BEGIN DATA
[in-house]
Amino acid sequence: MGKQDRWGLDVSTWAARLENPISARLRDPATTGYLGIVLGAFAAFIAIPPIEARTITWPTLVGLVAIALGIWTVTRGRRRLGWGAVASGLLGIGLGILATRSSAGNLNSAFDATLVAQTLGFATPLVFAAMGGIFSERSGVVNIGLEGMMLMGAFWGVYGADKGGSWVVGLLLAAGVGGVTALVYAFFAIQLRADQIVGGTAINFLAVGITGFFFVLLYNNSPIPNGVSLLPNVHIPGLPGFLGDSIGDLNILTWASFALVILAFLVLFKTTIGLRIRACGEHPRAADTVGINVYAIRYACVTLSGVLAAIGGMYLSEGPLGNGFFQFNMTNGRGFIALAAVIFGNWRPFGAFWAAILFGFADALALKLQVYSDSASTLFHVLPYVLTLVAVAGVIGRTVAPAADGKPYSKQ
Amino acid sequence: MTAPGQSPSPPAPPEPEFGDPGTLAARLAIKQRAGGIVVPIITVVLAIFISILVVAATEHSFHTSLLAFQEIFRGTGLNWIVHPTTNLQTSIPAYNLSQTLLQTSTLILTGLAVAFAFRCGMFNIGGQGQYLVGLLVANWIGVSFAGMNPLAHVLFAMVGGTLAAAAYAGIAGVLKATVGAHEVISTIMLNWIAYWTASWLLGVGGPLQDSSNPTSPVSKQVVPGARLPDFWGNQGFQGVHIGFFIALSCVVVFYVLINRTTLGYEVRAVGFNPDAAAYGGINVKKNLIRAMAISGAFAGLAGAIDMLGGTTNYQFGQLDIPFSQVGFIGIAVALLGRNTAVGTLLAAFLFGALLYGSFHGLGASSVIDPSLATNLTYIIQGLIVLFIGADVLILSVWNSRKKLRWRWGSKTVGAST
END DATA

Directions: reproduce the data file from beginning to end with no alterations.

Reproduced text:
[in-house]
Amino acid sequence: MGKQDRWGLDVSTWAARLENPISARLRDPATTGYLGIVLGAFAAFIAIPPIEARTITWPTLVGLVAIALGIWTVTRGRRRLGWGAVASGLLGIGLGILATRSSAGNLNSAFDATLVAQTLGFATPLVFAAMGGIFSERSGVVNIGLEGMMLMGAFWGVYGADKGGSWVVGLLLAAGVGGVTALVYAFFAIQLRADQIVGGTAINFLAVGITGFFFVLLYNNSPIPNGVSLLPNVHIPGLPGFLGDSIGDLNILTWASFALVILAFLVLFKTTIGLRIRACGEHPRAADTVGINVYAIRYACVTLSGVLAAIGGMYLSEGPLGNGFFQFNMTNGRGFIALAAVIFGNWRPFGAFWAAILFGFADALALKLQVYSDSASTLFHVLPYVLTLVAVAGVIGRTVAPAADGKPYSKQ
Amino acid sequence: MTAPGQSPSPPAPPEPEFGDPGTLAARLAIKQRAGGIVVPIITVVLAIFISILVVAATEHSFHTSLLAFQEIFRGTGLNWIVHPTTNLQTSIPAYNLSQTLLQTSTLILTGLAVAFAFRCGMFNIGGQGQYLVGLLVANWIGVSFAGMNPLAHVLFAMVGGTLAAAAYAGIAGVLKATVGAHEVISTIMLNWIAYWTASWLLGVGGPLQDSSNPTSPVSKQVVPGARLPDFWGNQGFQGVHIGFFIALSCVVVFYVLINRTTLGYEVRAVGFNPDAAAYGGINVKKNLIRAMAISGAFAGLAGAIDMLGGTTNYQFGQLDIPFSQVGFIGIAVALLGRNTAVGTLLAAFLFGALLYGSFHGLGASSVIDPSLATNLTYIIQGLIVLFIGADVLILSVWNSRKKLRWRWGSKTVGAST